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Quality Processes and Process Control for Interfacing Between Different Parties

In large-scale EPC (Engineering, Procurement, and Construction) projects, civil and facilities works and systems works are usually under different contract packages. It creates a lot of interfaces, which need to be coordinated between, the different parties. Examples:

Civil structures, access, wholes and penetrations, manholes, raisers, cableways, M&E interfaces, centralised AHU, SCADA, CCTV etc.

In large-scale EPC projects, the contracts with its scope and specifications may be not accurate or detailed in all the points. Changes occur in the course of the project. Remaining questions during the design and construction phase about “who is doing what,” or “is it a VO or should it be covered in the original contract scope,” may have changing answers over time.  The better the coordination during the contract and design phase, the fewer the VOs and problems during the construction phase.  These open issues and questions are usually coordinated and answered during regular interface meetings between the concerned parties.

However, these meetings require a strong and impartial facilitator. This is to ensure the interface problems are clearly identified and understood. Eventually a solution is agreed upon and the party is nominated for implementation. May be a VO is required and an instruction to the responsible party has to be issued. It requires further close monitoring on the implementation of the solution to ensure it is done on time and as agreed. This process from identifying the problem until the solution is implemented to all stakeholders’ satisfaction, is a key performance indicator and is most of the time on the critical path.  In other words, if this quality and change process is not closely monitored with management attention, it will delay the project and is used to excuse LADs.

The Consultant and/or the Engineer of the project usually plays this facilitator role and has to provide clear fast instructions and pick up the issues if not solved. Even if one contract party is appointed with the responsibility for the overall integration, it still requires the facilitator due to the fact that the individual contractor cannot issue instruction to another party. It is also questionable how impartial the nominated party for the integration really is. Hence, the consultant and Engineer has to step in and take the lead to resolve the issues.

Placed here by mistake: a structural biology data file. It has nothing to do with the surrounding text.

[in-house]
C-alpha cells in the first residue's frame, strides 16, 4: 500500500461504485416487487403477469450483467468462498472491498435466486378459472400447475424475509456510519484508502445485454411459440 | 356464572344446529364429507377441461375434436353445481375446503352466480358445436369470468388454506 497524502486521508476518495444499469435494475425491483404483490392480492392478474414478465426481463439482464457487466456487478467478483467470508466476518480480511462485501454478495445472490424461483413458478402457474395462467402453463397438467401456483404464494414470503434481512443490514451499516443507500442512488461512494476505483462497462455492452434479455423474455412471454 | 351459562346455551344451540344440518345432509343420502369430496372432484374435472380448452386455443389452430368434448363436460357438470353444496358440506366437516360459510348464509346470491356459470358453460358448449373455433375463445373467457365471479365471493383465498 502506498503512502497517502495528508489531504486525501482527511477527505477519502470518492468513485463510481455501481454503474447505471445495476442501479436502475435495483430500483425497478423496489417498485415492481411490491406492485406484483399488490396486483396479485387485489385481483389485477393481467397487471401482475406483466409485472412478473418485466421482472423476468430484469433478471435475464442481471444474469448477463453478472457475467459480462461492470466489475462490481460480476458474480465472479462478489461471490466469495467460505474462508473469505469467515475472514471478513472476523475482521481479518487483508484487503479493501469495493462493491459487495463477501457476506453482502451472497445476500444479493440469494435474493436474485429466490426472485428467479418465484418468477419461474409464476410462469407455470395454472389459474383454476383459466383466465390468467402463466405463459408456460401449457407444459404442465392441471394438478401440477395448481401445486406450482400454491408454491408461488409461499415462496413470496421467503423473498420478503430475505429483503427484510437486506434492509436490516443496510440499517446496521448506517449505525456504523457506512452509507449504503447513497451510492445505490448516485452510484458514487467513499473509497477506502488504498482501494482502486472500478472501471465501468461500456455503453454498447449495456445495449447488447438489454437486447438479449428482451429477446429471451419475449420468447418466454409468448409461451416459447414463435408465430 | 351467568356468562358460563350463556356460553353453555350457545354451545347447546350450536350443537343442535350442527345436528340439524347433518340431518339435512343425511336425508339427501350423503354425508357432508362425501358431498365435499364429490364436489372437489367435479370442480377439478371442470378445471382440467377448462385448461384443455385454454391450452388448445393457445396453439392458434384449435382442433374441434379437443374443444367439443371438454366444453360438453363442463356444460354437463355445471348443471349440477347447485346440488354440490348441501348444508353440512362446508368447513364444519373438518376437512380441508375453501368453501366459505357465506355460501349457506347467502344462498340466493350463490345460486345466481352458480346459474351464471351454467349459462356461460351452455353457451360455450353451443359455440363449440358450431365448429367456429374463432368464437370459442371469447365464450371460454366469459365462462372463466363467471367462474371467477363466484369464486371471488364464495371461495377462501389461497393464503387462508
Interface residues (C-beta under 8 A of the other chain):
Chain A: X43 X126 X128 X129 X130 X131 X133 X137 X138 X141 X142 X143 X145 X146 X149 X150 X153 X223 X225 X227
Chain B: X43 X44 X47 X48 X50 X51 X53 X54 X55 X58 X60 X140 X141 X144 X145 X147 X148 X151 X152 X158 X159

So how does one do that? Here some ideas and best practices to coordinate such interfaces:

  • Because it concerns different contract packages, a detailed issue list or database is required. It must be possible to print and officialise the topics under discussion. The database should include pictures or drawings to clarify the topics and reduce ambiguity.
  • To measure the time from the day of the problem discovery until the final resolution as a KPI, the date of record, due date and completion date has to be included.
  • The facilitator must ensure that due dates are kept to avoid slippages in the overall project timeline.
  • Interfaces identified during the contract and design phase should have a written and signed interface coordination form – ICF.
  • Each party should nominate a single point of contact for clear communication channels. Otherwise it is too easy to give excuses of data or information not received.
  • It is important for the facilitator to be impartial and to keep the same standards for all parties.
  • The facilitator needs to have strong leadership skills, knowledge of all contract packages and the empowerment from the employer to make technical and commercial decisions during the meetings.

In summary, if you can accomplish this list, you can be sure to enjoy more smooth communication and processes between parties.

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